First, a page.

Posted by Sari
To prove to Marko I have been reading:
John Gribbin: The Fellowship. The Story of a Revolution
It is of
course fiction, alternate universe or secret universe fiction at that, and
should not be taken for a fact, but I think Stephenson has managed to catch
something that was true about the way these great natural philosophers worked.
Firstly, they argued and had bitter sometimes mysterious feuds, but they also
worked together, shared information and collaborated in most unexpected ways
with each other. Secondly, they thought – as Shapin delightfully puts it –
“that the poor shape of existing natural philosophy [had resulted from]
inadequate quality control over its register of facts”. Thus they were busily
building up a store of better quality facts by conducting experiments, being
interested in all things - and reveling in it.
John Gribbin, an astrophysicist turn to prolific popular science writer tackles the same cast of characters in his “The Fellowship. The Story of a Revolution”. In a series of biographical sketches from Galileo to Halley he traces the development of scientific ideas and method. Gribbin is out to prove that there is no such thing as a Kuhnian shift of paradigm, that the scientific revolution was a collaborative effort, and that Halley and Hooke are unfairly shadowed by Newton (who spent all that time with useless alchemy anyway).
The end result is frustrating. The frame on which the biographical sketches hang is the Royal Society, but for a book arguing for the collaborative nature of science the format really underplays the exchange of ideas. Also, his inclusion of biographical detail and exclusion of all their areas of interest not part of the path towards the modern scientific world-view makes the sketches unbalanced and extremely selective. Why is Sir Kenelmn Digby, Kitty Barton or Hooke’s incestuous affair with his niece relevant but Newton’s alchemy or Boyle’s astrology are not? These men did not, could not know which of their experiments and theories would end up being important and which would lead into a dead end. Looking at the shakers and movers of scientific revolution as teleologically Gribbin does might arguably be viable from the point of view of a scientist who is not interested in the byways and alleys the search for scientia took the cast of Gribbin’s characters, but for someone interested in the persons and the process, this book is ultimately a failure.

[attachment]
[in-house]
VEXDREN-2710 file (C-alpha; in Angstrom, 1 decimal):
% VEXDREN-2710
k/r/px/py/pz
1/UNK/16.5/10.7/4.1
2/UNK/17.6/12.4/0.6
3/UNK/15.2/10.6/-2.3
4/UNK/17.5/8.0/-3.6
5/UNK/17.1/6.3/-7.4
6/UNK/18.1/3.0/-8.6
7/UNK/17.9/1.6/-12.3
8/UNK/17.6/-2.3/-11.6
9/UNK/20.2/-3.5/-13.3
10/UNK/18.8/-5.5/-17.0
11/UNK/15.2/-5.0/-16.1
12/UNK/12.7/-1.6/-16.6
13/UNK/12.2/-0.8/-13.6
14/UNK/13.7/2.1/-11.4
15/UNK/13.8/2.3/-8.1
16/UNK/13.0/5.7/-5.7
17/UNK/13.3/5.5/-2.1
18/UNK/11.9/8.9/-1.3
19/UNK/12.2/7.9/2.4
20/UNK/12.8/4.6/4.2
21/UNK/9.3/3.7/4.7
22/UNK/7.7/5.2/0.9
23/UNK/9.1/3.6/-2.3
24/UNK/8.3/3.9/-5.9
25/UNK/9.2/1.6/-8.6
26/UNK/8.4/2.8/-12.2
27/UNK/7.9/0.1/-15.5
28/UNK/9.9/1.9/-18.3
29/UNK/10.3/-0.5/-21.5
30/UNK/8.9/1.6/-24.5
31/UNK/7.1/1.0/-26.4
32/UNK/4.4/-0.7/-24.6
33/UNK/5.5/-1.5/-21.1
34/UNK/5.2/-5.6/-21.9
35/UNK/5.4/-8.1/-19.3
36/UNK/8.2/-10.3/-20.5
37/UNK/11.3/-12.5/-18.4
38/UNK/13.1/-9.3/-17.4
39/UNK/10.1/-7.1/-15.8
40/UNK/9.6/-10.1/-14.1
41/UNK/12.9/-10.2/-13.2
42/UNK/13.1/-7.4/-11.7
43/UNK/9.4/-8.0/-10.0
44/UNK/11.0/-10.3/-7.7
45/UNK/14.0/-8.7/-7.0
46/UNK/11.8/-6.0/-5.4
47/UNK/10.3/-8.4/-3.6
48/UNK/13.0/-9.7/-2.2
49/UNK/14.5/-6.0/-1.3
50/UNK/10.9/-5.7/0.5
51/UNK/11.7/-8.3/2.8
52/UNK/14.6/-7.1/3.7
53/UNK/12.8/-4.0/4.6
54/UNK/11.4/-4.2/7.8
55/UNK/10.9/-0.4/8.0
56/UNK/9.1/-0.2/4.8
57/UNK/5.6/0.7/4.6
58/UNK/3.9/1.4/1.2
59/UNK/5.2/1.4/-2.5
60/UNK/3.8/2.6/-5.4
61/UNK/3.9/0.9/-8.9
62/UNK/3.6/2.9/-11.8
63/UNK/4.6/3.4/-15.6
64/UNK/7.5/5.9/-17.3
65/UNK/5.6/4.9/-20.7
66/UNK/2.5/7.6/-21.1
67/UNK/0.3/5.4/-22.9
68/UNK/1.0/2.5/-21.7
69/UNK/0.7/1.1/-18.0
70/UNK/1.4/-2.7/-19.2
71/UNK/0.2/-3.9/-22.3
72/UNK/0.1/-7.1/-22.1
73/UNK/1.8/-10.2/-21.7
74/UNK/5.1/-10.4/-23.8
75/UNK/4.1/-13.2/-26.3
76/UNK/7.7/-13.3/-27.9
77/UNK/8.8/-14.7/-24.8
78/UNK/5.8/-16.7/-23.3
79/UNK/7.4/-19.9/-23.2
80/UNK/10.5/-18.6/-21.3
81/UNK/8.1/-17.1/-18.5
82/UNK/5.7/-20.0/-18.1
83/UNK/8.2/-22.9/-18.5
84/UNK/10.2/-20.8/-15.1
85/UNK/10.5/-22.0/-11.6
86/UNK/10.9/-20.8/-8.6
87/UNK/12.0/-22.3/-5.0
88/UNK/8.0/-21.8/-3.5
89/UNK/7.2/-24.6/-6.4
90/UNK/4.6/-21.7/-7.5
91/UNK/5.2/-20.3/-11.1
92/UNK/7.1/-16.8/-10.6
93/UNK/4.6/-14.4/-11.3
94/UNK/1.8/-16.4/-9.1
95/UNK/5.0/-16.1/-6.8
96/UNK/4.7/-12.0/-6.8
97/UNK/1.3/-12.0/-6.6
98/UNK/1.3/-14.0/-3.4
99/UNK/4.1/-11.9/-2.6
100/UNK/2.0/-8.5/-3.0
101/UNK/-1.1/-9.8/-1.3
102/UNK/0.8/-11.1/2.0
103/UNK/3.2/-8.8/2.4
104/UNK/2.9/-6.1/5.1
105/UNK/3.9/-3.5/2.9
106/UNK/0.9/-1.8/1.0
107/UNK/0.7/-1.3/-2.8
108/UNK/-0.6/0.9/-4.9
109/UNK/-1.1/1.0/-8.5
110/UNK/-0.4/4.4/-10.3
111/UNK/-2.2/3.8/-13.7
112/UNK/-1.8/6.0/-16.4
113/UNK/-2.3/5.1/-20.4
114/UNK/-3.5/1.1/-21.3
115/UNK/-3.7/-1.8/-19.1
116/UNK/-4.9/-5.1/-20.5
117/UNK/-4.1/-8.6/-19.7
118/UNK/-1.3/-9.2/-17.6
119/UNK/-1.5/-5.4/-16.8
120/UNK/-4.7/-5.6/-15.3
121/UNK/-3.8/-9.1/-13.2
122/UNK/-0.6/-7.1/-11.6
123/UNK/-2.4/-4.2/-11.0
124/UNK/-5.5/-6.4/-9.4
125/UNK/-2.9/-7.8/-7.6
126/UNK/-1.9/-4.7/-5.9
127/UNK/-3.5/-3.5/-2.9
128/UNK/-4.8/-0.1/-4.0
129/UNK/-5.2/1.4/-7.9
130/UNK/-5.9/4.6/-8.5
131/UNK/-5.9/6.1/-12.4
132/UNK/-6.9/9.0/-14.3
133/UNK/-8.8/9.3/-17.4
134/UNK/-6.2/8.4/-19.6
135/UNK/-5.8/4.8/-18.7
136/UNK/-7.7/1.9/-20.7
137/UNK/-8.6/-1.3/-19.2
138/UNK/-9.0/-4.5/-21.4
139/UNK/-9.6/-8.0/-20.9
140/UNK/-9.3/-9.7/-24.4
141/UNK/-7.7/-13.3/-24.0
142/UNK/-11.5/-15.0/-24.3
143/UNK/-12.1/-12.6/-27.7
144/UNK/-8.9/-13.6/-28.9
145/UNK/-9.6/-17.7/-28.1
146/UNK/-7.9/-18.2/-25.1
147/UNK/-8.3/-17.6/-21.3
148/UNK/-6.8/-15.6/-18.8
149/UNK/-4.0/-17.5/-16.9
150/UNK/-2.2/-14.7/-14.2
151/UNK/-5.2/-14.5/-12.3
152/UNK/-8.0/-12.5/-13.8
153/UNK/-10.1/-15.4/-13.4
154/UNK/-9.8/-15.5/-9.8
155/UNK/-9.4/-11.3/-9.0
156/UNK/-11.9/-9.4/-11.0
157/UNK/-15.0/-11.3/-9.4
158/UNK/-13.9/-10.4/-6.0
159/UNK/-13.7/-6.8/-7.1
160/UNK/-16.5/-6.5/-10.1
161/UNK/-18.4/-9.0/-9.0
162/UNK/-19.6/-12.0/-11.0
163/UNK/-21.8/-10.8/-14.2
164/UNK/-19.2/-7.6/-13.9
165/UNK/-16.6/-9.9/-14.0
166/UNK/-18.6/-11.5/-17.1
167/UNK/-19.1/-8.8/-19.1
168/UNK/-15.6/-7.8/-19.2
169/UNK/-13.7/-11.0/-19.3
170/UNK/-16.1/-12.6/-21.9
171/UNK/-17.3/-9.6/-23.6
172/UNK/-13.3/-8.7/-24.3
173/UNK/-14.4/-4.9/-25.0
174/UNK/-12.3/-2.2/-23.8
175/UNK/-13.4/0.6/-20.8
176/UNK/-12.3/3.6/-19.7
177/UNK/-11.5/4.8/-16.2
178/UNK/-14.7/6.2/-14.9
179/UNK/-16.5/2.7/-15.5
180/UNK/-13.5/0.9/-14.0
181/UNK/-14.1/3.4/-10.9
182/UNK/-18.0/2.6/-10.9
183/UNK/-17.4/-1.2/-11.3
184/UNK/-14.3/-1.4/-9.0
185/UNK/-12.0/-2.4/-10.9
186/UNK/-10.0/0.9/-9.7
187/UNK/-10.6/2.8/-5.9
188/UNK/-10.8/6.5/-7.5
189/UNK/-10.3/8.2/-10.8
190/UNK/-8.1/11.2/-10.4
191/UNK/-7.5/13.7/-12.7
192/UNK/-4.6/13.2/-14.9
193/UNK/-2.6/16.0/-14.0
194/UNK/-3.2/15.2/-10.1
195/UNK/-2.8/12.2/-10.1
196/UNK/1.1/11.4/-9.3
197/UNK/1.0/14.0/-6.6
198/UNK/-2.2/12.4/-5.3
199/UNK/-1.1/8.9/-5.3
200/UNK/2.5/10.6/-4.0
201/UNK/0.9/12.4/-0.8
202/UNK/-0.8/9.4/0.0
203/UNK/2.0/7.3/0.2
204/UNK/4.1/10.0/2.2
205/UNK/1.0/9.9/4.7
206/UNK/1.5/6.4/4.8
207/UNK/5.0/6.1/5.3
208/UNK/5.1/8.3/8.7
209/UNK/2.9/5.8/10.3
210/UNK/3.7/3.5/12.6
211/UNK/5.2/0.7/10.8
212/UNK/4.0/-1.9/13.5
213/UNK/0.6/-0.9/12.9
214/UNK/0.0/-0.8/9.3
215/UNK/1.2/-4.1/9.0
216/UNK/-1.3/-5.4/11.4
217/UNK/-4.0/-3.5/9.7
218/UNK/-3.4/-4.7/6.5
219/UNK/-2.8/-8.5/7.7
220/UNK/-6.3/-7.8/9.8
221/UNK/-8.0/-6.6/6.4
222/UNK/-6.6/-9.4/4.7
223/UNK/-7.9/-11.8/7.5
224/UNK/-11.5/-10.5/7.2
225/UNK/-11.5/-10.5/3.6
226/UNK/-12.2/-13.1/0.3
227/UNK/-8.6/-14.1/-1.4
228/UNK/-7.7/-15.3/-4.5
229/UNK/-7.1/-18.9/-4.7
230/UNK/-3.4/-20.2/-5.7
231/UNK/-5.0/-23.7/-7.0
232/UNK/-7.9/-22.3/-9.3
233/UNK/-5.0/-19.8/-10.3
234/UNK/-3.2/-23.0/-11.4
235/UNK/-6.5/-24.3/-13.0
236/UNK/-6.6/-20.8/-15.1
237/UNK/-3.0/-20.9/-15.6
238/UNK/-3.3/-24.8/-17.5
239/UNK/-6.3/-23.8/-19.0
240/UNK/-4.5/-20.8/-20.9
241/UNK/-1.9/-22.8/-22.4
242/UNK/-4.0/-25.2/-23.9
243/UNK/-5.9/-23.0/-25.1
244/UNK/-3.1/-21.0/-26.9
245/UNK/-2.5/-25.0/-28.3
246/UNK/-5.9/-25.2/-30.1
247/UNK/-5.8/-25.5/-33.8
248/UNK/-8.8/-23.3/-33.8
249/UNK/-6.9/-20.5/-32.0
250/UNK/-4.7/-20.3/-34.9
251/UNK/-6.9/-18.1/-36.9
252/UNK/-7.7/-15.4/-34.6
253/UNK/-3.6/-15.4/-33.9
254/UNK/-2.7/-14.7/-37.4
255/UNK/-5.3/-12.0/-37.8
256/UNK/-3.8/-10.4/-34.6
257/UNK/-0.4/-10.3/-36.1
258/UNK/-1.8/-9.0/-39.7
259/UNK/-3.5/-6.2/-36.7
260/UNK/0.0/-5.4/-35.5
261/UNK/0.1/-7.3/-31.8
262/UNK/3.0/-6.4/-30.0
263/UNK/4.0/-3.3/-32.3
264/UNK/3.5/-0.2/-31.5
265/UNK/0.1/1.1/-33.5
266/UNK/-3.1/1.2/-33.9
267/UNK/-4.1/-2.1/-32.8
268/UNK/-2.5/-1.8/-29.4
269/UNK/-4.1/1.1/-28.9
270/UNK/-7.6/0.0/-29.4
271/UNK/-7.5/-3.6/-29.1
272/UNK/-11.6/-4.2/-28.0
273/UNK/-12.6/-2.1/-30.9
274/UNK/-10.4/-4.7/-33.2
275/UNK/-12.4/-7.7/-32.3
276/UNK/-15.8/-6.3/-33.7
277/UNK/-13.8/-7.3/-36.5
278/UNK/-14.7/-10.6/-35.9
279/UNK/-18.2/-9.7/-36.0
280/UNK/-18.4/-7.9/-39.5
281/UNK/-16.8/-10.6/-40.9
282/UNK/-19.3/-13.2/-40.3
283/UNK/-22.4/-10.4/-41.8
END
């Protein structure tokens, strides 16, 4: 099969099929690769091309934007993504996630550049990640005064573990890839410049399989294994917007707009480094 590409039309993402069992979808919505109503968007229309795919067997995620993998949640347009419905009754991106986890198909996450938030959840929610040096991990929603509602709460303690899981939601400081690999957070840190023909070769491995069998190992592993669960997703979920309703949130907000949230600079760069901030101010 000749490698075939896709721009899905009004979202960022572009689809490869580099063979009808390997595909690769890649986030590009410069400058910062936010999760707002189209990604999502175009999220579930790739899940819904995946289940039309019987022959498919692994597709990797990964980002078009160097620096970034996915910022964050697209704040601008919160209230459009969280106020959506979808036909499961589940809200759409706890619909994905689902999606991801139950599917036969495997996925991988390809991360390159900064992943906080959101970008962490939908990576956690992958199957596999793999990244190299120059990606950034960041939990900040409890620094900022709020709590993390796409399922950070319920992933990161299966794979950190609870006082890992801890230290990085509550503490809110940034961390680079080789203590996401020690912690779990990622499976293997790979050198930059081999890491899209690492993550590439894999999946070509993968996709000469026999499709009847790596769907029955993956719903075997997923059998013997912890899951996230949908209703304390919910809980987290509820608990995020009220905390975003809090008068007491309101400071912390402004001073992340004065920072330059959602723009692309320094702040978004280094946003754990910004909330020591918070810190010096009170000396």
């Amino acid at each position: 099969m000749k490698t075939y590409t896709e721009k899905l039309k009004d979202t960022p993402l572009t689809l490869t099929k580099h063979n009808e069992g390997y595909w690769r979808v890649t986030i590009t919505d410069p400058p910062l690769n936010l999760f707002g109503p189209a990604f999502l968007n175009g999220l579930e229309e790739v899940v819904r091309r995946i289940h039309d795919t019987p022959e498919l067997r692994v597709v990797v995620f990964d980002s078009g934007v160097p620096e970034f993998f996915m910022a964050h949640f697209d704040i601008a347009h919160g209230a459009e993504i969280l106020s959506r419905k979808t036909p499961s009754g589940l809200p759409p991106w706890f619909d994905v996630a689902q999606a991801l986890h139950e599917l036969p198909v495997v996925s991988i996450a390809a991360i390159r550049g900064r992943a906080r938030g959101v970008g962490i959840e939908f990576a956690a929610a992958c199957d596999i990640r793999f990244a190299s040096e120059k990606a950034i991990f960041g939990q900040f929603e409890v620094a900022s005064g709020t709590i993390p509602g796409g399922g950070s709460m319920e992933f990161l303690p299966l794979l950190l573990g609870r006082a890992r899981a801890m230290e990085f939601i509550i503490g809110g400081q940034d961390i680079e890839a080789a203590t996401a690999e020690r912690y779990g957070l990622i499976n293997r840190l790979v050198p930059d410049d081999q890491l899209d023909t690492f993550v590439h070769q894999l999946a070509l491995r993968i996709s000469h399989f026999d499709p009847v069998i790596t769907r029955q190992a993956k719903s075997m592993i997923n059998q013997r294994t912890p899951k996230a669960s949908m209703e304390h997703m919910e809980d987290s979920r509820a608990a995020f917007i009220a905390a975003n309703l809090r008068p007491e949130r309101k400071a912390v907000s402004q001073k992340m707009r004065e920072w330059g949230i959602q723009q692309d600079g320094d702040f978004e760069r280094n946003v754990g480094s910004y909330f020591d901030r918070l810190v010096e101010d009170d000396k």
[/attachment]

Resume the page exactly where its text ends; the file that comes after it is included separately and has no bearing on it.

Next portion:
Tamara Siler Jones: Ghosts in the Snow, Threads of Malice, Valley of the Soul
The Pitch would be something like fantasy meets Patricia Cornwall. Jones writes murder mysteries in fantasy setting. Her “detective” Dubric Byerly is an old Castellan who sees ghosts of murder victims until he has solved what happened and punished the guilty parties. He is aided by his squire and pages, and the murders he is called upon to solve are usually more gruesome serial affairs.
What I like about Jones’ work is a good fit of two very different genres, competent story telling, and the fact they are also mentoring fics. Dubric has and is mentoring Dien and they both are mentoring the pages. Why is there so little good fiction about mentoring? It is such an interesting dynamic and so under-utilized. One of the reasons I have grown frustrated with Harry Potter was that Dumbledore is such a crap mentor and Rowlings keeps telling us he really is great.
Steven Saylor: Murha Via Appialla (Murder on the Appian Way)
Saylor’s novels set during the first century B.C. often have a back drop of great events. His detective Gordianus the Finder has helped the rich and famous of the city from Cicero to Caesar, always observing the defining moments of the fall of the Republic. This time Gordianus gets commissioned to find out who really murdered the rabble rousing politician Publius Clodius Pulcher on the Appian Way. Was it his rival Milo or someone else? With his customary skill Saylor weaves together the facts we know with pure invention arriving in an interesting resolution to the plot. Gordianus and his family are as unconventionally adorable here as before and the way Saylor through them depicts the city boiling over and descending towards anarchy is really the best part of the novel, quite outstanding, actually.